This week is the speaking test for my students. Last year the students memorized a script, but this year I talked them into just asking questions. So I gave the students 10 questions to prepare for , and one question that I ask that they did not get ahead of time. The students pick a number that corresponds to the questions, and I ask them 4, and the last question is the ‘surprise’.
So far I’ve had two nervous breakdowns, and 4 complaints. I also had one student I hadn’t noticed much before because she was quiet and didn’t speak out a lot,do excellent, and a student in my lowest level class surprised me.
Personally I don’t like tests. I agree that they don’t always show the potential or abilities of students. They can be helpful for putting students in a leveled class and for assessment of progress, but they shouldn’t be the only thing students are judged on. The Korean educational system is very test dependent and the stakes are very high. Traditionally the English tests were on reading and listening, but they Korean government is revising The Test— and it is The Test here, to include speaking and writing. Students get one shot to do well, and it doesn’t matter how well they did in class or how hardworking or smart they are. This test is the only thing that matters.
Which is why even though my little test is fairly low stakes, students are very sensitive and stressed out about it. From middle school till high school graduation, their lives revolve around testing.
My co-teacher and I were talking about it at lunch. We both agree that the emphasis on testing is not beneficial, but we were unable to come up with a solution in the 45 minutes we have to eat. It is impossible to untangle the Gordian knot that is the Korean testing culture without also untangling quite a bit of culture and history.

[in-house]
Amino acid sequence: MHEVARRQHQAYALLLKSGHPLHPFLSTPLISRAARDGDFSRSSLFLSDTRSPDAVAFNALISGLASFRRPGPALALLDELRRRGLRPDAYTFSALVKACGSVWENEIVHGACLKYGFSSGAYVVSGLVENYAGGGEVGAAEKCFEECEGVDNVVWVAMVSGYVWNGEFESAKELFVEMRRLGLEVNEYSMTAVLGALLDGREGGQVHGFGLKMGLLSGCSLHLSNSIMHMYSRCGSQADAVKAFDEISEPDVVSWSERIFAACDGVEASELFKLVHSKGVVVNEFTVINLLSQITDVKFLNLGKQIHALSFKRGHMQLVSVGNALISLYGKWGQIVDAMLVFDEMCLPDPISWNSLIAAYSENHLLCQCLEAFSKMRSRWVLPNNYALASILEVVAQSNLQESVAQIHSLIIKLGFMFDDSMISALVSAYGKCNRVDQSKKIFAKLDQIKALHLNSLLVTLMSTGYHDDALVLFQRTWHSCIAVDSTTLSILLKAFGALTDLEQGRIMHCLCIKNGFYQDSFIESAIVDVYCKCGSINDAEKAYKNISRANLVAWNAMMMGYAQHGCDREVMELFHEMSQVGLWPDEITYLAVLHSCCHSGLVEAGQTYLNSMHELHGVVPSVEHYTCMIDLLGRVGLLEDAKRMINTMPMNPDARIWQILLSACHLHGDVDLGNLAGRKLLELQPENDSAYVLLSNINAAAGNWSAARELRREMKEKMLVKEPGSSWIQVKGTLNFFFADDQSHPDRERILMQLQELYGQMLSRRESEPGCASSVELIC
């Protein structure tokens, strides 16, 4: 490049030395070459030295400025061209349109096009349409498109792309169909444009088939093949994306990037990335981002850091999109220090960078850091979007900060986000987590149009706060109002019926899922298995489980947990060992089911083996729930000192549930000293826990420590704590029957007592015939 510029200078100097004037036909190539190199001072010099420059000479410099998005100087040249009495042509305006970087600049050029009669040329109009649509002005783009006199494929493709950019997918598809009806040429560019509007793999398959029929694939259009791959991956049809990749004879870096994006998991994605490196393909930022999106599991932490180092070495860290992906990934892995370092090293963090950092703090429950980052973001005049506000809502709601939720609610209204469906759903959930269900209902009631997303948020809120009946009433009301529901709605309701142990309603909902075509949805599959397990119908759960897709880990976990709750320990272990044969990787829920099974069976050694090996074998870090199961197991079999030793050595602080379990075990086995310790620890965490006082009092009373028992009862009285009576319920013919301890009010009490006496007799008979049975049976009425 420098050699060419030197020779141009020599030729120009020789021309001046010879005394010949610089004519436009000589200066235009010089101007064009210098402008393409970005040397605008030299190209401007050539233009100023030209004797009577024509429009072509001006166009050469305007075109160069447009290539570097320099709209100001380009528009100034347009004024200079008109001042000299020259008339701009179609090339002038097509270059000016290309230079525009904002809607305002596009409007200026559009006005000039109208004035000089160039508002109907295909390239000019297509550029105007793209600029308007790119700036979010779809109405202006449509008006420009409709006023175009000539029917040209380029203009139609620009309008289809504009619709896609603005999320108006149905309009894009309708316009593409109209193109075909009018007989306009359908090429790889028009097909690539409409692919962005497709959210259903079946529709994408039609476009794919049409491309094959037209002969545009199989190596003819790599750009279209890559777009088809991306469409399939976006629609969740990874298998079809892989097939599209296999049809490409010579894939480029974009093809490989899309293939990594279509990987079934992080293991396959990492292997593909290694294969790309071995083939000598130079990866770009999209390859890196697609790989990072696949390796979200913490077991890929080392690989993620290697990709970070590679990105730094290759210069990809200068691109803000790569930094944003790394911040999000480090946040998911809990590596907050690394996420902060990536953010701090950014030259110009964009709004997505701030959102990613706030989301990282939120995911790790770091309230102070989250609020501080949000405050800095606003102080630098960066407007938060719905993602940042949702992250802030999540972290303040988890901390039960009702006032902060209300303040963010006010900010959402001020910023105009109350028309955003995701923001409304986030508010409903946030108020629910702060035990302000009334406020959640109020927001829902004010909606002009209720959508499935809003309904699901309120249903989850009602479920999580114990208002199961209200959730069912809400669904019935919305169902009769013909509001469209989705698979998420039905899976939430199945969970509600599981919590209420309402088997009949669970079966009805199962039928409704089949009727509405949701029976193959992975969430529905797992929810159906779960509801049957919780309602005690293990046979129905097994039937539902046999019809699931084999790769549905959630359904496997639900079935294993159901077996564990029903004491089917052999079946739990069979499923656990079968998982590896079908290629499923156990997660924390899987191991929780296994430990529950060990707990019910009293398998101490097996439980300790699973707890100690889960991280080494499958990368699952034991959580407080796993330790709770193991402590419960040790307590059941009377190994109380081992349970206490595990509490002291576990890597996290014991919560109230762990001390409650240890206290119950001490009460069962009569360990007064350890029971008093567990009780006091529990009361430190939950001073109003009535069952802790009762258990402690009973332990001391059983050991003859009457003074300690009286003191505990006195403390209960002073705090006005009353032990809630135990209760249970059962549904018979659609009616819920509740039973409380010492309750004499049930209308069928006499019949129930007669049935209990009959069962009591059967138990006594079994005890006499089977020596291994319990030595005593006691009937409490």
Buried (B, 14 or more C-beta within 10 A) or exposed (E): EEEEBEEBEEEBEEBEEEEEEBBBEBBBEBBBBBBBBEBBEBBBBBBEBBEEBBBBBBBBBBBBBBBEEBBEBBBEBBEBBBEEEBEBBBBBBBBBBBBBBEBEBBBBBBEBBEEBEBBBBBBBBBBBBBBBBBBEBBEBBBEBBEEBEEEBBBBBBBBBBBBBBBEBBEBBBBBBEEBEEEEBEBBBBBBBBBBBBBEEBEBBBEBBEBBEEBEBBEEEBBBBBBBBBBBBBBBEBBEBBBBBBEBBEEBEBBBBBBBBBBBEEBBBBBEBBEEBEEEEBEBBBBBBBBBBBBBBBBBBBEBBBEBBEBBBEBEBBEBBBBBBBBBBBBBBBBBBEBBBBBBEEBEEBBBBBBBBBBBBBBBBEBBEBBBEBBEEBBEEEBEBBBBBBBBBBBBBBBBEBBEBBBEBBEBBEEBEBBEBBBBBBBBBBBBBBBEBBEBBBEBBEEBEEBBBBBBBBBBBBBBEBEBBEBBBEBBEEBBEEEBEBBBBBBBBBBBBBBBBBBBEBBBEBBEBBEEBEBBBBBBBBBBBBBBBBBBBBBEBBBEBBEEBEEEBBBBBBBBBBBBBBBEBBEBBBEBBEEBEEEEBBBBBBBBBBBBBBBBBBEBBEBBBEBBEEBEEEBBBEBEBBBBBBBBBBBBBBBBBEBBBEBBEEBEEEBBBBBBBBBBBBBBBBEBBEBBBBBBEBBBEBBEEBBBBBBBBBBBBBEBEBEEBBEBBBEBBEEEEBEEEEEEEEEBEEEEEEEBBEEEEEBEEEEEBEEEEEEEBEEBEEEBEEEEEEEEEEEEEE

When King Sejong commissioned the creation of Hangul, he did a very radical thing. He made literacy something attainable for everyone, not just the nobles. At the time, there was a test for government service, and it opened up the bureaucracy to anyone who had talent and brains. It was a good system and allowed a little bit of upward mobility. Even now, a lot of Koreans believe the test is a way to keep university entrance open and honest. Yes rich kids get the tutors and academies, and the academies are generating their own controversies, but in the end, having The Test is, in theory, a good way for students from poorer families to get into the best universities and gain upward mobility. In theory.
So I am still trying to figure out how to change a system that isn’t my own, that I see causing a lot of pain for my students, and that I can see the justification for. And lets face it, right now the US system isn’t actually working very well either.
I think though that education here and in America really does need to be reformed, and we need a better way of assessing students to truly reflect their abilities and their strengths.
If you want to know more about King Sejong, a personal hero of mine:
I mean the man even has a UNESCO award in education named after him